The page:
I really hate insecurity. Like, towering, consuming, insecurity. I’ve always had a big problem with it. It’s okay to be shy. To have doubts. But huge neediness and unfulfillment are hard for me to handle.
I’ve dated women who wanted/needed constant boosting. And I just can’t do it. The whole, “looking for someone to complete me,” means you’re broken. You’re a busted person. Get some glue. Or get a bunch of therapy and self-help books before trying to upsize to a couple. But that’s just me…
It’s been my experience that a lot of actors are like this. Performers. Because they often start out in front of live audiences and they got hooked on that immediate, massive, adulation. They are broken, insecure people. (As a massive stereotype.) And when I hang out with actors or acting groups or whatever, I can only take small doses. It’s just too much for me. It’s just an obvious, persistent call for attention. One of my theories why so many actors are so physically short.
Probably 10 years ago, I saw a band that had Missi Pyle as the front lady and singer. She’s done a bunch of projects. Some of which I really, really like. And I was drinking and having a good time listening to music. But she would talk to the crowd and she was just a towering inferno of insecurity. I think at one point she completely stopped the song and forced the audience to applaud. I would dip into that room (was a massive club with 2 main areas) and I would hear some of that and get so turned off I had to leave. I was physically repulsed. And that stuck with me for all this time.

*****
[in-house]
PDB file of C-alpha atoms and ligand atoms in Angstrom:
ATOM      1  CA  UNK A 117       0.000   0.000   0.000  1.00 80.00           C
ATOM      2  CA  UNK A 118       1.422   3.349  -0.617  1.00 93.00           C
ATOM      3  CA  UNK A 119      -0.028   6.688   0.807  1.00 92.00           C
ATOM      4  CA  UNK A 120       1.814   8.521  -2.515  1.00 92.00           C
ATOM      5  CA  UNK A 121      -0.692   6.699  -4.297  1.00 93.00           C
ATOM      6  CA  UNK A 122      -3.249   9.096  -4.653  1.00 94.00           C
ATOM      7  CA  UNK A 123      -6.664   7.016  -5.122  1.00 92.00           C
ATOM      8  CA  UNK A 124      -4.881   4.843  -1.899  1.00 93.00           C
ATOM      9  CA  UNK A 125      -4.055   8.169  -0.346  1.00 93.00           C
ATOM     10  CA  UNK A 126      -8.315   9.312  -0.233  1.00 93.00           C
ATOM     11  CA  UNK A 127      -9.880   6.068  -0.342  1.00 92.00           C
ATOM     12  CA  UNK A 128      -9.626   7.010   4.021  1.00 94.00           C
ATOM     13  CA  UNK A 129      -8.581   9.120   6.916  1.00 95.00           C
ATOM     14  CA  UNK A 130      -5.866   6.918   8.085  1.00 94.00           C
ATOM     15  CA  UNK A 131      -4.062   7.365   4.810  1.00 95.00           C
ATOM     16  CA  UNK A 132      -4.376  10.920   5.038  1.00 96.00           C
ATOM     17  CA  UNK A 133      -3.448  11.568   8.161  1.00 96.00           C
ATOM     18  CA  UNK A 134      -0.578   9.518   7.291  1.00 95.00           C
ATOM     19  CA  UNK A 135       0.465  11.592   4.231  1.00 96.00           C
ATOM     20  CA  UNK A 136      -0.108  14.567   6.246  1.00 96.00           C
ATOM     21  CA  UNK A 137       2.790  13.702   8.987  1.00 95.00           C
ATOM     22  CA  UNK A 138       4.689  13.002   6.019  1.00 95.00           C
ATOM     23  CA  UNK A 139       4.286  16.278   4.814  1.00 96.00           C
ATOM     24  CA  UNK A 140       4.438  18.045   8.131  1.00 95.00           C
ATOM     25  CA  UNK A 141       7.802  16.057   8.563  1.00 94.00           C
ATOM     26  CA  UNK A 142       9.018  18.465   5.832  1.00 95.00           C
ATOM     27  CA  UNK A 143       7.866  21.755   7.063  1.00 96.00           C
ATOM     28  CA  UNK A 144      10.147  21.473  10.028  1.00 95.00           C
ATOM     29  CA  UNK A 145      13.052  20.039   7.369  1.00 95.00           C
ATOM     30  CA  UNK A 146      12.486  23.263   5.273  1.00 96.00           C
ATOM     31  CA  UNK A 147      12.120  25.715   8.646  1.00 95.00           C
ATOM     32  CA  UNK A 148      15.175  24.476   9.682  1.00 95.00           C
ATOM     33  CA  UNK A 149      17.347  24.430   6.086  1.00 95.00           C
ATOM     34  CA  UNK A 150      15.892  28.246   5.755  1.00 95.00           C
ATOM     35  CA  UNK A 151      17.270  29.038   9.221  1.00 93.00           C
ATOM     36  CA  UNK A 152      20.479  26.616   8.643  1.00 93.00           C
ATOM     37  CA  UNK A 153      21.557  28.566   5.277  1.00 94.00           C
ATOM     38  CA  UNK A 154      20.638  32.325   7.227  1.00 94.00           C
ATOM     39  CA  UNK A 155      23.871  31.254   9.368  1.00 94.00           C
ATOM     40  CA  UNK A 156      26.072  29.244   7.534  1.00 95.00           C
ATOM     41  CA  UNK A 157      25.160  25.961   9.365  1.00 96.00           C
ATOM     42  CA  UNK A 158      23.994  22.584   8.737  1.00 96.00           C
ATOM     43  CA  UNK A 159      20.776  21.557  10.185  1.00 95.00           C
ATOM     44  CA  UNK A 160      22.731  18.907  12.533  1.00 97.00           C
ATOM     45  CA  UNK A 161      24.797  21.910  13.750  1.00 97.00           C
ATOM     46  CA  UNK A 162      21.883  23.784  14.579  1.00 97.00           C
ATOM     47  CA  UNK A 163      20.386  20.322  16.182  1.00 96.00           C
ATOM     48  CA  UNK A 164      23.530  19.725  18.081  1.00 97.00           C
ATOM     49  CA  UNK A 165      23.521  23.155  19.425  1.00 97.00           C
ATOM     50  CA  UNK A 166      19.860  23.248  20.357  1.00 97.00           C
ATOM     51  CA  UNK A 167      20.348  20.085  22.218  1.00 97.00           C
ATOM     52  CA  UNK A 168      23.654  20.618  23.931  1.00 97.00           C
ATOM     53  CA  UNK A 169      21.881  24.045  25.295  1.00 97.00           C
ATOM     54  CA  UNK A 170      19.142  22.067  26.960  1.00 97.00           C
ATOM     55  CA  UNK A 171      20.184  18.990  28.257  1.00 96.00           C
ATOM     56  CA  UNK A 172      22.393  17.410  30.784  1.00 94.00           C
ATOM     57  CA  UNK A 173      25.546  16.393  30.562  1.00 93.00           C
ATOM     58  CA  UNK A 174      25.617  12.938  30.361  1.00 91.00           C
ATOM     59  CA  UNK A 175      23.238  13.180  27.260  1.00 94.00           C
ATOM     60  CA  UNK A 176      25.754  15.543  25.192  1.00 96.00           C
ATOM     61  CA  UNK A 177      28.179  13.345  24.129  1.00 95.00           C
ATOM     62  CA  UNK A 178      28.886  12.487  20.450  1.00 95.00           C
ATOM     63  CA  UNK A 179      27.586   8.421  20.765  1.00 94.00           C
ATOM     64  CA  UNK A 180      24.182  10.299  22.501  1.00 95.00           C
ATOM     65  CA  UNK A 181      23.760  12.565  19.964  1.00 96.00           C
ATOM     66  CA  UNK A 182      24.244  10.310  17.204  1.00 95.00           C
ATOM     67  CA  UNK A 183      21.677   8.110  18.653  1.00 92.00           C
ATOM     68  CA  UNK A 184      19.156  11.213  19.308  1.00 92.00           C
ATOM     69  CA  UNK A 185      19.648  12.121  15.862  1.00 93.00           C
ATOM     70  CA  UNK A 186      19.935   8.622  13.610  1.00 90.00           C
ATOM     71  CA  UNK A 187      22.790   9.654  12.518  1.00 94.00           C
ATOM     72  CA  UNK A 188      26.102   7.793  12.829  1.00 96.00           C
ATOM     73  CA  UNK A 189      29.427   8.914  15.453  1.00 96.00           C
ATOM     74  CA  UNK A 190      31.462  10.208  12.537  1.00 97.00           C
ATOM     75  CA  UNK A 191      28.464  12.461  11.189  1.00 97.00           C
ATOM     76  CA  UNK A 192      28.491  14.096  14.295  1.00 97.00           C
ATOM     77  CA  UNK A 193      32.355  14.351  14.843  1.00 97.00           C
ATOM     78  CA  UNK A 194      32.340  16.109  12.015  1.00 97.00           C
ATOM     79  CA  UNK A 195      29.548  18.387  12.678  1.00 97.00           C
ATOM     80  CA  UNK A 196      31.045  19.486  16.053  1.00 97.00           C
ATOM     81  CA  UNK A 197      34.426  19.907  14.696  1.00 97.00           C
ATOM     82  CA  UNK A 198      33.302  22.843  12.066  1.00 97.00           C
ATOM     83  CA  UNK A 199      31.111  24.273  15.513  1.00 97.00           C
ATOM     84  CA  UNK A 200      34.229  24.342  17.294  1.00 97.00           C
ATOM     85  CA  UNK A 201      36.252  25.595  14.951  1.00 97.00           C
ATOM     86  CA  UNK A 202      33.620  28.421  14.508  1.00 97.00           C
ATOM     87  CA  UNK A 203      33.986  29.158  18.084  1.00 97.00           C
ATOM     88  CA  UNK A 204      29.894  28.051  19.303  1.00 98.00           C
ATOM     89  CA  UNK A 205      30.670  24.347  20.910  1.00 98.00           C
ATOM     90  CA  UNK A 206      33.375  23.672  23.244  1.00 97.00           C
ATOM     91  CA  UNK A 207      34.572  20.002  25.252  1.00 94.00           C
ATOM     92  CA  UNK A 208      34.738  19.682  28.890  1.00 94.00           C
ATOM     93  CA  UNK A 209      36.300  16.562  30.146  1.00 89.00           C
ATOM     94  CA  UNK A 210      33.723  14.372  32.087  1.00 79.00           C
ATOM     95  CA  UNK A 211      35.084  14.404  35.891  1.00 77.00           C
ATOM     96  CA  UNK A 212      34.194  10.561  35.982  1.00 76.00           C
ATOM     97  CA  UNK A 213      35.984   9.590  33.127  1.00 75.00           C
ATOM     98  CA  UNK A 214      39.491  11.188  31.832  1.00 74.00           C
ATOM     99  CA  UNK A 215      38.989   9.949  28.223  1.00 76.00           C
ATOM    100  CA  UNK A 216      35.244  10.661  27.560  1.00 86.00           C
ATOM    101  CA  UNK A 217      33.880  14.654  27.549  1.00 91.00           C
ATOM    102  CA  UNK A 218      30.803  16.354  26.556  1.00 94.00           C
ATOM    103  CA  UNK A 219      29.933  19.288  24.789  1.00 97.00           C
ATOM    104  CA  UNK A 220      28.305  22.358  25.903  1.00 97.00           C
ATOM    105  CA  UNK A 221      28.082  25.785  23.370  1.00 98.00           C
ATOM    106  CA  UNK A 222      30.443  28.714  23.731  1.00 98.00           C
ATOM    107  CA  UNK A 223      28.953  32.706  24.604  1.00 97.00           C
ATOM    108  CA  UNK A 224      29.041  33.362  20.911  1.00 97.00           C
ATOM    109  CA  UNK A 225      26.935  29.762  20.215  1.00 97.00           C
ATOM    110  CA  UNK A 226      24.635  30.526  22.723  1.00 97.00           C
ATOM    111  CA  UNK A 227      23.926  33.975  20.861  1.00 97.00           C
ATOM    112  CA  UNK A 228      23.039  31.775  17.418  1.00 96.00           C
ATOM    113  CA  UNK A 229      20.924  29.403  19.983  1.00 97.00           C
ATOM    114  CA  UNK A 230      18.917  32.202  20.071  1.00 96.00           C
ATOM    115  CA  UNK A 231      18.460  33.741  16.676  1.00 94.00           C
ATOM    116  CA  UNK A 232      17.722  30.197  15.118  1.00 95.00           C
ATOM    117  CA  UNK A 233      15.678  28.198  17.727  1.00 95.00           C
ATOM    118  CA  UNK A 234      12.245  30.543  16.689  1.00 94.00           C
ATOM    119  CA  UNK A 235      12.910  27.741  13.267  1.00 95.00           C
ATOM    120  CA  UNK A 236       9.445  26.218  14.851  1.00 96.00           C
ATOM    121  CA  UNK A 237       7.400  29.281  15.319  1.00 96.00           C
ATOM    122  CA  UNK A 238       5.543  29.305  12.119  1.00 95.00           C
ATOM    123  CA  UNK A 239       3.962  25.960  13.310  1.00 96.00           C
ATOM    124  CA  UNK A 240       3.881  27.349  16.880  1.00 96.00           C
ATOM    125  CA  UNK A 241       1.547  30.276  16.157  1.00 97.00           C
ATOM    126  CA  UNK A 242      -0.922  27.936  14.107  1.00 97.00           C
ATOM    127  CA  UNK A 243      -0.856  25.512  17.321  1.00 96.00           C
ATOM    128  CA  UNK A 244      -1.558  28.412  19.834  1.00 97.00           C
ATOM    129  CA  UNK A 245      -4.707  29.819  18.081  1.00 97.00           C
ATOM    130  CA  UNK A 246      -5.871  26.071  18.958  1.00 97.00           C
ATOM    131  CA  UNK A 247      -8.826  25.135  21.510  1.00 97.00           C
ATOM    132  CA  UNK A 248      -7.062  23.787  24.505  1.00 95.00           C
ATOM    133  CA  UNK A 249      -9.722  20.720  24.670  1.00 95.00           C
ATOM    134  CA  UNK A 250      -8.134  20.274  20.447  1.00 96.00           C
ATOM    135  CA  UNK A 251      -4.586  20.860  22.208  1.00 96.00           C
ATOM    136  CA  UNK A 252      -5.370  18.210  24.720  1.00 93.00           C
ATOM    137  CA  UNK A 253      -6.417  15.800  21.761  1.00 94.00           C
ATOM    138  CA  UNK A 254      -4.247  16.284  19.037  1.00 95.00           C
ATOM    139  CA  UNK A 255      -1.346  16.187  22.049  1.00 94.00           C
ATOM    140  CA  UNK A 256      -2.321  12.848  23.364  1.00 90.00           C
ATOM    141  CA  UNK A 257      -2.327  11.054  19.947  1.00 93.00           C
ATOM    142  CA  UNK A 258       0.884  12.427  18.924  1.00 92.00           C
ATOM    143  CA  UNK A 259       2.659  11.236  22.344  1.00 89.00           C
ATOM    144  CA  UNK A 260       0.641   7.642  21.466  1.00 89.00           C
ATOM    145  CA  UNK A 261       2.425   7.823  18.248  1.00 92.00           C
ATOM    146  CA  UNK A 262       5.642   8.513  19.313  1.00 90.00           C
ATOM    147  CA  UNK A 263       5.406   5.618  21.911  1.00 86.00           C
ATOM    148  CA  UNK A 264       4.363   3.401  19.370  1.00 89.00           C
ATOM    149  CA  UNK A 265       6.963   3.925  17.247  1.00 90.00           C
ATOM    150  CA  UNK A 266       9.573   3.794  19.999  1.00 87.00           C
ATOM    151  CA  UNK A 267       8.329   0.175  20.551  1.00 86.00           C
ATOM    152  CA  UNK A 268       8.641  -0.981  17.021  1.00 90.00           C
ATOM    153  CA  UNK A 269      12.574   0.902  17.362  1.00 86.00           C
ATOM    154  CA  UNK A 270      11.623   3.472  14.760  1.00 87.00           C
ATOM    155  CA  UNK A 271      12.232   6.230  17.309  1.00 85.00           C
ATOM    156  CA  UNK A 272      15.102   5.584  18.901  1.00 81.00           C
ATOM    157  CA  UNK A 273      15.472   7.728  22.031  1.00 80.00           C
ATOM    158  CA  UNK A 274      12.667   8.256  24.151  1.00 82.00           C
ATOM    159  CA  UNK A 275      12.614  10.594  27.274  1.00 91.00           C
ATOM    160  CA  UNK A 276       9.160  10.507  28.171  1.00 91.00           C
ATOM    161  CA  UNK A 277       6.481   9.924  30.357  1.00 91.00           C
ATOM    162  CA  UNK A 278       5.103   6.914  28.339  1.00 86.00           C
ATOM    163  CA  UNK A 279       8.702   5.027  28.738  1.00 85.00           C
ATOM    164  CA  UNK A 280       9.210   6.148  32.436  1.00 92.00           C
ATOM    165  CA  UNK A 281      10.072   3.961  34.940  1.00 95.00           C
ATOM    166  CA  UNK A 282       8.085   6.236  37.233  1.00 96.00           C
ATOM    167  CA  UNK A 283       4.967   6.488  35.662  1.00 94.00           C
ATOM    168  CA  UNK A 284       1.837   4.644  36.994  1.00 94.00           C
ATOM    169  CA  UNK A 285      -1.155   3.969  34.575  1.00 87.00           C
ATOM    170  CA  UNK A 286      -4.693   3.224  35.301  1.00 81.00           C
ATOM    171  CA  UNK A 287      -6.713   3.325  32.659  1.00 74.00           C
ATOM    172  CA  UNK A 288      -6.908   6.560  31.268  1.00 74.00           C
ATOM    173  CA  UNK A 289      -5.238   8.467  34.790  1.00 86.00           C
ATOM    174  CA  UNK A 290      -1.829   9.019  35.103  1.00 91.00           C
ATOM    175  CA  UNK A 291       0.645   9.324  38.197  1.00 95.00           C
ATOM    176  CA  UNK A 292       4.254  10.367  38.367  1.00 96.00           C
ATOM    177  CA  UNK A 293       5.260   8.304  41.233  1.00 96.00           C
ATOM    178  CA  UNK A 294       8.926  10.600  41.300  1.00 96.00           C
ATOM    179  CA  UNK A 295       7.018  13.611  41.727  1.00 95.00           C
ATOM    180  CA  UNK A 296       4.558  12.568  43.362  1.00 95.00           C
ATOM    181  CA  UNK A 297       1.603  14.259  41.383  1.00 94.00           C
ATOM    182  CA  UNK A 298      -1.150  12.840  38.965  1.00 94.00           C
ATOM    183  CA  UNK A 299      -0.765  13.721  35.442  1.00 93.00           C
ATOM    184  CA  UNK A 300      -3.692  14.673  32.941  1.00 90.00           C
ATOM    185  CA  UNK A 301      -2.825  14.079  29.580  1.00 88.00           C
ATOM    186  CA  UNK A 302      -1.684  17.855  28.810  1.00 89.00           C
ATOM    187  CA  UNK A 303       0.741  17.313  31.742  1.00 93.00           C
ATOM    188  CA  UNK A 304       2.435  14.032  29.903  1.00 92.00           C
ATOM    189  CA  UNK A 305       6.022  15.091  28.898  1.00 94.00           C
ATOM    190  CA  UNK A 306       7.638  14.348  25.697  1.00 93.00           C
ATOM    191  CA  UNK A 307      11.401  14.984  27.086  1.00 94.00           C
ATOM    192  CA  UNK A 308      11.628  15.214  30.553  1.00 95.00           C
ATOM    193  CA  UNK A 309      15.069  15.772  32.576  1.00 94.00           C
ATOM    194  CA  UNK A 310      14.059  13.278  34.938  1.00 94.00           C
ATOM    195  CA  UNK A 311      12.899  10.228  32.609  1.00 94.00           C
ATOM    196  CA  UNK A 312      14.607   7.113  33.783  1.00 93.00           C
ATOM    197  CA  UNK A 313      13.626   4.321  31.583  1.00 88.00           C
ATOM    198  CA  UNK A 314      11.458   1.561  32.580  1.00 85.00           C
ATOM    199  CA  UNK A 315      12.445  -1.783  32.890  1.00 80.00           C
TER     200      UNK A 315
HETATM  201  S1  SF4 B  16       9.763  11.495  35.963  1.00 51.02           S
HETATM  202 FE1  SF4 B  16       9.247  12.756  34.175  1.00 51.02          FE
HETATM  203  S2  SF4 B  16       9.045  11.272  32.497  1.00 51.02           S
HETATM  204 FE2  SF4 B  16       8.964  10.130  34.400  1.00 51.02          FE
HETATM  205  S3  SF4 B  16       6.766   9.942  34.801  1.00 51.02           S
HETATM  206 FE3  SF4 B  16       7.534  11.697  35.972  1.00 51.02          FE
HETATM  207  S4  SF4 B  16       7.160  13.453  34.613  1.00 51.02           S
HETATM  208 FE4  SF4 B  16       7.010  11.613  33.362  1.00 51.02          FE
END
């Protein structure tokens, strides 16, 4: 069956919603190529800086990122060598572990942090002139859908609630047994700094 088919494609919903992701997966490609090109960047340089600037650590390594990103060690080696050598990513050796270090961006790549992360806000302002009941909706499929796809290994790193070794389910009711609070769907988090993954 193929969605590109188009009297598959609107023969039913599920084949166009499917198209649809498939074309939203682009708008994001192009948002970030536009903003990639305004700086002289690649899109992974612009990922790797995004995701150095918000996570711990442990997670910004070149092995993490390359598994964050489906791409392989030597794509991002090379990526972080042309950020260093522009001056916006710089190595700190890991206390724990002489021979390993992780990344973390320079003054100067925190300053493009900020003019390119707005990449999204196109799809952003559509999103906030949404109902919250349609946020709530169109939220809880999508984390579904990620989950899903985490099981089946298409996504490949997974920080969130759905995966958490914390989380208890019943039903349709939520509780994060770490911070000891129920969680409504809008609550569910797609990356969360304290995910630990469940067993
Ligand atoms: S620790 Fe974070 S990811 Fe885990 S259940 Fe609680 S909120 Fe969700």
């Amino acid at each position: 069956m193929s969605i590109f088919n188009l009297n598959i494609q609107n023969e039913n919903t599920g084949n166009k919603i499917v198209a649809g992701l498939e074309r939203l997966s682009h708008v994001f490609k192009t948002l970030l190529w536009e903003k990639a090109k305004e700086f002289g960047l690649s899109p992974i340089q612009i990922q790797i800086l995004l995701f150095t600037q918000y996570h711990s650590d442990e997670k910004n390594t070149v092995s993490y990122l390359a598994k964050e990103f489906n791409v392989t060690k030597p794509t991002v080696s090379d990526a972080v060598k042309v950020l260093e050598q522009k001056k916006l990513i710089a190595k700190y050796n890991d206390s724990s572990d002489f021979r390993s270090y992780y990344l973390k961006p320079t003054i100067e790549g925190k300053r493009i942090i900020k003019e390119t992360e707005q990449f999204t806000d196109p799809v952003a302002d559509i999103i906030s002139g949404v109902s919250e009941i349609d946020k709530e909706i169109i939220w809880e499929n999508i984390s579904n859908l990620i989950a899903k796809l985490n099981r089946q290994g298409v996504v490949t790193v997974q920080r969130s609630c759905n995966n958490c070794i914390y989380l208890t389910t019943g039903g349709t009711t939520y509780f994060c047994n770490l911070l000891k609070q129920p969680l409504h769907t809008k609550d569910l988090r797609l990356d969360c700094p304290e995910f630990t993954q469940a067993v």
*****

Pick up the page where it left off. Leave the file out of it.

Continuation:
You know, everyone has their cringe concepts. Like I don’t like seeing people suffocate on tv/movies. Someone drowning. I’ve read that a lot of people get unbelievably uncomfortable with all those (very common) scenes in movies where some enormous crowd stops and laughs at someone. You know, pants fall down, everyone points and laughs.
Whatever. Everyone has stuff their pet peeves. Their fingernails on chalkboards–such as fingernails on chalkboards.
I don’t read it so often. It’s hard to write insecurity. It just doesn’t have the same impact as actually seeing it. Having the voice and body language and tiny little nuances all combine to inform you that this was a person whose parents and step-siblings hated that kid who is now an adult. Usually, people just write that a character is insecure and let us figure it out. Because it’s really hard to describe insecurity and have it be as powerful as real life.
But it’s one of those things that is really common in tv and film. I suppose because they’ve always been targeting young demographics. Which is also why they had those huge scenes of embarrassment. Trying to capture teenage experience to get them into multiplexes. But man, just takes me out of the story and makes me look away.